On day three they were approaching Kogatende airstrip, next to the Mara River, when the big herds arrived. “They came en masse and passed two metres in front of our windscreen. We could feel the tension mounting.” A few Land Cruisers followed the MilkVan to a lookout in time to see the first crossing of the year. “There we were in our 19-voetsek Kombi and we had the best seat in the house. It was absolutely incredible. Even if we had seen nothing else on our entire trip, that made it worthwhile,” says André.
Dealing with breakdowns
But it was also during the Serengeti detour that the MilkVan had one of its 13 breakdowns. Not so lucky number 13 then. “We had just stopped at the Ngorongoro Crater viewpoint and were ready to push on. We hadn’t driven very far when Dave said, ‘There goes the clutch.’ Just like that, no emotion. So I said, ‘You make the coffee, I’ll sort the clutch. That’s how everything went. We never threw our toys or had an argument.”
André explains that Dave used to have an engineering concern so he understands the basics of an engine. He himself is mechanically minded and took the motor of his first car apart with the help of a manual. Between the two of them, they managed to figure out how to deal with most problems.
One memorable fix was to the accelerator. On the road between Lusaka and Petauke, while heading up a hill, the MilkVan suddenly had no acceleration. One of the linkages connecting the pedal to the fuel cable had sheared clean off. “We had a piece of fuel line pipe, a bit of paracord and some cable ties. So we mounted the pipe under and through the floor pan and ran the paracord through that. The cord then led up to the steering wheel and finished in a makeshift handle: effectively a hand-operated accelerator. The action of lifting with your hand to accelerate when your brain wants to push your foot down was confounding. But we used that mechanism for 1,000km until we could get somewhere to effect a proper fix.”
Why do the Africa Rally
André insists that you don’t have to be an expert overlander to take part in the Africa Rally. More important than all the kit is the right attitude – something that holds true for overlanding in general. If you realise from the start that there will be setbacks, it won’t ruin your trip. You simply have to deal with them as they come up.
“I’d definitely recommend doing the rally. You get to meet like-minded people and swap ideas. There’s lots of moral, physical and technical support from organisers and contestants alike. And there’s the camaraderie, the adventure, the people, the challenges. It’s difficult to put into words. When you get back, so many people want to talk about the experience. You get to relive it again and again – it’s infectious,” he says.
“If you’re thinking of doing it, don’t think – do it. Any car will do.”
Tips from the road
Road conditions can vary considerably on the same stretch of road. “It can go from immaculate tar to the worst road imaginable within five kilometres.” The team had good tar all the way up to Kasane but elsewhere the roads varied from fair to bad to ridiculously bad.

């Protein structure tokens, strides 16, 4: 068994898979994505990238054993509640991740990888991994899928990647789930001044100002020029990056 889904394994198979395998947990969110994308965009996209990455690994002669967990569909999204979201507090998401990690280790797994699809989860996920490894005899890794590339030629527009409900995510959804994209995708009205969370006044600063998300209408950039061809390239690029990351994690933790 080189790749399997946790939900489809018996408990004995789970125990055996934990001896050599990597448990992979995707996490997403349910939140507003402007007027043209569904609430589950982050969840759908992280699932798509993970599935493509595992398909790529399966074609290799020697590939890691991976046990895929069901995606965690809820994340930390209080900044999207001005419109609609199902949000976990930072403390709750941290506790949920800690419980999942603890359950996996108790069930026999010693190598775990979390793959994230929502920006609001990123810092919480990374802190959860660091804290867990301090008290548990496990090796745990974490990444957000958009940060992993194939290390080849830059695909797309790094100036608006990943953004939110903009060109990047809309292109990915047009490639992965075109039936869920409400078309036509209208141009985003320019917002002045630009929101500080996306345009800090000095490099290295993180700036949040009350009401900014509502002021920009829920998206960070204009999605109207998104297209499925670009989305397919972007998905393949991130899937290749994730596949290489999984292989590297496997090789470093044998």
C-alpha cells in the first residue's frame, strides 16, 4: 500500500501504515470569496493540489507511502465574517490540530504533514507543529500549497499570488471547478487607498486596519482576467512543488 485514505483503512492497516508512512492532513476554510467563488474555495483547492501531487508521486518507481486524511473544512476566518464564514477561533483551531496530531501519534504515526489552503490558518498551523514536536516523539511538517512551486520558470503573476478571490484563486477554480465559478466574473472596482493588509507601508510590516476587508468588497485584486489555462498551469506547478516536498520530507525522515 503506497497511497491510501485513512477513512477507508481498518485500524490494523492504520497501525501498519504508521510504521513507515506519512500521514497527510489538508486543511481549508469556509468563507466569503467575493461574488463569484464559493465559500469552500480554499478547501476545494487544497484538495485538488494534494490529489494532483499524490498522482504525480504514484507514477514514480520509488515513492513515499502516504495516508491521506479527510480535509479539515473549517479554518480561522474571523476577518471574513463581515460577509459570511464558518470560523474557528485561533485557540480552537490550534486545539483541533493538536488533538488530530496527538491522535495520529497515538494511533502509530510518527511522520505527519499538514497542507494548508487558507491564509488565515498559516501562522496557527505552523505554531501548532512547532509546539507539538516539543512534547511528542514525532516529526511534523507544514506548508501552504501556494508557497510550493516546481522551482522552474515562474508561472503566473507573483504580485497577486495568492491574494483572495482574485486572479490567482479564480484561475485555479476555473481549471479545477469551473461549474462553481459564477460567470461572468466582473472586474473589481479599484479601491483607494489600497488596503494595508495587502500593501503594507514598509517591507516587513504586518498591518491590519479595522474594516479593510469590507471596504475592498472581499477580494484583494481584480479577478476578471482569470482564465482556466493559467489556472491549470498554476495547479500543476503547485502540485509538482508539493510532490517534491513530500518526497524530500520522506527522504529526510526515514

Speed limits in towns are strictly enforced. In many countries, the maximum speed in a settled area is 50km/h. “Don’t even think of going 51km/h,” says André.
Don’t drive at night. Between the potholes and speeding buses and trucks, it’s simply too dangerous. The MilkVan has space for sleeping inside and sometimes the team would overnight at a petrol station if they couldn’t reach a campsite.
Allow enough time at border crossings to reach your destination for the night. Team 13 found that it took three hours on average to clear a border. “Our best border post experience was at Beitbridge on the Zimbabwean side: half an hour and done. It’s a brand new, properly designed building where activity flows from counter to counter in a way that makes sense.”
Maintenance and repairs
Equip yourself with basic mechanical knowledge before you set off. André suggests asking your local mechanic for a quick overview. Understand what to look for if the car doesn’t want to start e.g. fuel, spark plugs. If you understand the basics, it will dispel the worst stress. “It helps if you don’t mind stopping and asking people for help.”
Take spares for items that suffer wear and tear. Even new vehicles suffer damage because of the road conditions. Team 13 lost a brand new shock absorber on a stretch of washboard in the Serengeti. “We took a lot of spares with us. We had spares, clothes, spares, food, spares – did I mention spares? – and cable ties.”
It’s a good idea to do daily spot checks to pick up problems before they become major issues. “Every day when we stopped for the evening, we would do a spot check. Just to tighten a bolt here and plug something there.”
The Africa Rally 2024
Next year, the Africa Rally 2024 will run between 29 June and 20 July, with a maximum of 50 teams allowed. Next year will see the introduction of two route options. The original Challenger Route will lead from South Africa to Kenya. The new Discovery Route will be a loop from South Africa to Malawi and back, more convenient for those who have to get back for work.